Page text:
The Cincinnati Reds already have a few top pitching prospects that are scratching the surface early. Michael Lorenzen was a center fielder and the closer at collegiate baseball powerhouse Cal State Fullerton before getting drafted in 2013.
In the minor leagues, Lorenzen worked on transforming his 95-98 mph four-seam fastball into a low to a 92-95 mph two-seam fastball with some sink and bore that is more capable of retiring professional batters. He reached the Major Leagues with the Reds this season but was sent back to the minors after going 3-8 with a 5.46 ERA in 19 appearances (17 starts).
In a trade with the Miami Marlins that sent veteran starter Matt Latos over to South Florida, the Reds acquired Anthony Desclafani, another young pitcher who was in the same position as Lorenzen is now. While not as high in velocity as Lorenzen is, Desclafani received his chance in the big leagues after posting a fairly decent 3.49 ERA in Triple-A New Orleans. He didn’t fare so well in Miami (6.27 ERA in five appearances) but is doing much better in Cincinnati (7-7, 3.75 ERA).
The Reds got a huge return from the Aroldis Chapman signing in 2010. So much that they have decided to go that route again with Rasiel Iglesias, who signed a seven-year, $27 million contract last offseason.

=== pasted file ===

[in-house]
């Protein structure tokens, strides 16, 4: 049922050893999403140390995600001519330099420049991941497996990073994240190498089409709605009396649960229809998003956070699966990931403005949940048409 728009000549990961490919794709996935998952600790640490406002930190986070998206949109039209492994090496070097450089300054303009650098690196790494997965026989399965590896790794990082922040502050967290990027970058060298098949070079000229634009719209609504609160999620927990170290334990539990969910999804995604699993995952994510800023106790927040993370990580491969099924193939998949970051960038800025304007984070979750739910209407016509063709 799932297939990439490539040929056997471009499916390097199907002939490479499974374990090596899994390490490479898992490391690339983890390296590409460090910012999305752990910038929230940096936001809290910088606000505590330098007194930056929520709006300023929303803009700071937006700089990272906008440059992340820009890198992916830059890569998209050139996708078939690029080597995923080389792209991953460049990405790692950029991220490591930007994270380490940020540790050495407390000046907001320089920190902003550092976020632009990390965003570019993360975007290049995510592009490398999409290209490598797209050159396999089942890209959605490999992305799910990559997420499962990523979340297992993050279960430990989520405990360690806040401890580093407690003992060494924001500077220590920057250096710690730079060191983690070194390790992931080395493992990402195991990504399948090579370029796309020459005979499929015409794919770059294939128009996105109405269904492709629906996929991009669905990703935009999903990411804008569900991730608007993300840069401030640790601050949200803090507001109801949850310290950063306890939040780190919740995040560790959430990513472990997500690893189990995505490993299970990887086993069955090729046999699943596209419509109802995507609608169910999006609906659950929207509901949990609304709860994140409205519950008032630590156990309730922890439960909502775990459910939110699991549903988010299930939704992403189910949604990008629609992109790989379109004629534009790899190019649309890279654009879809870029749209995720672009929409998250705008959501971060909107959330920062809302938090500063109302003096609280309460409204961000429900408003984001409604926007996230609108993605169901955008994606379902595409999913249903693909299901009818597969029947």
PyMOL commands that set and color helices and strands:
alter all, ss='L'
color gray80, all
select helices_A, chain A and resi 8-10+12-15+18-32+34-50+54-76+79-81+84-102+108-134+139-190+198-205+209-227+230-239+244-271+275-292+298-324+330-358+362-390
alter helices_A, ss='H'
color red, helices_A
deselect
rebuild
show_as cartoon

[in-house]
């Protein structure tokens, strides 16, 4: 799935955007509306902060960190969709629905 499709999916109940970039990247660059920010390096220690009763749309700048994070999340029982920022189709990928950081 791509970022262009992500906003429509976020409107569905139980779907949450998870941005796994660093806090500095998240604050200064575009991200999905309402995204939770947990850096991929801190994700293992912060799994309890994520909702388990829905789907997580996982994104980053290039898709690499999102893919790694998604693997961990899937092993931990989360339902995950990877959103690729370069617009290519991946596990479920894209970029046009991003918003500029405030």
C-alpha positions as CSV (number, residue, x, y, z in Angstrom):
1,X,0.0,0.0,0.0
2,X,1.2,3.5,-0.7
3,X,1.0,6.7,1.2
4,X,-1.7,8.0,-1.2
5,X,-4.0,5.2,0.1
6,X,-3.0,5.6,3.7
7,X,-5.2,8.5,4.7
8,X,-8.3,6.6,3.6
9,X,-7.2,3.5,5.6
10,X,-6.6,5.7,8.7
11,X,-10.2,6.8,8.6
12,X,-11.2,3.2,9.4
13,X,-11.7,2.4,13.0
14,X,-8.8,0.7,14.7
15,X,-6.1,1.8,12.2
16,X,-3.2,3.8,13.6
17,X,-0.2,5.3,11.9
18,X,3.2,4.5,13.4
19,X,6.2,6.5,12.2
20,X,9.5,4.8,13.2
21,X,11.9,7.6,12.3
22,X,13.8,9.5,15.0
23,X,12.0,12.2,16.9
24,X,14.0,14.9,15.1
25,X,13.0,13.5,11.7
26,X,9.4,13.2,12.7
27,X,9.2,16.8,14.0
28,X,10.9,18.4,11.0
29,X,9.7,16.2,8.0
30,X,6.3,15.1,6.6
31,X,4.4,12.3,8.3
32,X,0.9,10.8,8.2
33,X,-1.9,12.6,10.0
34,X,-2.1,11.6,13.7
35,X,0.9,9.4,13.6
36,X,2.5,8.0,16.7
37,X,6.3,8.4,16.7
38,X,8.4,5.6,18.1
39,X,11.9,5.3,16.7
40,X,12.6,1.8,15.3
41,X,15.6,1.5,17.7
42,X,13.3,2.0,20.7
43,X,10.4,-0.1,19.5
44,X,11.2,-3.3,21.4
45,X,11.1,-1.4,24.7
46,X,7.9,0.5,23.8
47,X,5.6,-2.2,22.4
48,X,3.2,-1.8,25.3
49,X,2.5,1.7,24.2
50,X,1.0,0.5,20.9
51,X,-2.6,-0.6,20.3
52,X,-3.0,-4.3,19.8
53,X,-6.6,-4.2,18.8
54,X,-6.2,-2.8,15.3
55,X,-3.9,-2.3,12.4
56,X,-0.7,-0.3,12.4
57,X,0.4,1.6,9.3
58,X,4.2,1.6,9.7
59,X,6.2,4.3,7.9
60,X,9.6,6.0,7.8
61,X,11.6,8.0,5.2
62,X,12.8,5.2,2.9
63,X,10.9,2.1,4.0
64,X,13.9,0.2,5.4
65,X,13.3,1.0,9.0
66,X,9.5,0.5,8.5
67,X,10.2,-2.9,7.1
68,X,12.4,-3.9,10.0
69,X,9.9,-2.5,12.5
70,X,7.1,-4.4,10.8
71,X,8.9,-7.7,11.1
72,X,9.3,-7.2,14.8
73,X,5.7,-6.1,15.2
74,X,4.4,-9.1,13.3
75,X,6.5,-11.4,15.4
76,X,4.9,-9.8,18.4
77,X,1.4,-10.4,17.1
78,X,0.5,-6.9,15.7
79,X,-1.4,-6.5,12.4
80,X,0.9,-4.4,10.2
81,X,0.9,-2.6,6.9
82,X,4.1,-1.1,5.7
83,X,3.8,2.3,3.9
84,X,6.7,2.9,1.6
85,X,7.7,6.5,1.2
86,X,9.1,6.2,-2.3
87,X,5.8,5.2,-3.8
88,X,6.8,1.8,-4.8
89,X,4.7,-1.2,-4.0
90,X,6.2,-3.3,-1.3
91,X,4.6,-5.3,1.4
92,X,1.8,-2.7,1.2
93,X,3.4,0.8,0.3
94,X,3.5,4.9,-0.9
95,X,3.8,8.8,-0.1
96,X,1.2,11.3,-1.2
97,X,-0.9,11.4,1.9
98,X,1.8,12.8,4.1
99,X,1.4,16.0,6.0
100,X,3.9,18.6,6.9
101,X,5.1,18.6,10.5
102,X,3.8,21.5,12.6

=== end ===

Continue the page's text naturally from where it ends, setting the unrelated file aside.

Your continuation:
Iglesias’ struggles as a rookie is understandable. Going 2-3 in seven starts with a 4.91 ERA and 44 strikeouts in 40.1 innings pitched seems more like surviving rather than thriving.
He has a similar makeup to Chapman but without the ridiculous velocity that not even video games can replicate. His slider and ability to vary arm slots leads him to be a high strikeout pitcher.
Before having his season cut short due to shoulder surgery, Jon Moscot was also looking like a promising piece of the Reds rotation. Before his call-up on June 5, Moscot went 7-1 with a 3.15 ERA at Triple-A Louisville. He only got three starts out in the Major Leagues before injuring his left shoulder.
The next one on the way to the Reds rotation is Robert Stephenson, their top pitching prospect heading into 2015. Stephenson’s fastball and curveball has the scouts’ full attention. Which is why they graded him a 70 out of 80 in both categories.
As a 22-year-old in Triple-A Louisville, Stephenson has a 3.43 ERA in eight starts, along with 42 strikeouts in 42 innings pitched. If he stays there in 2016, he’ll be a name to look out for in the All-Star Futures Game in San Diego.
There’s a few more coming along the farm system as well. 22-year-old right-hander Nick Howard is similar to Lorenzen in the way of being an everyday player in college who can also pitch. He has a mid-90s fastball with a plus curveball in the 70s.
Amir Garrett went from playing college basketball in the Big East to being a tall pitcher with a mid-90s fastball and a slurvy slider. He’s going through the ranks as a starter with a 2.52 ERA and 119 strikeouts in 121.1 innings pitched at Single-A Daytona, but has a potential as a reliever in the big leagues.
Nick Travieso has a fastball that can reach 70 mph and a slider with velocity. The South Florida native has a 2.82 ERA in 15 starts at Single-A Daytona.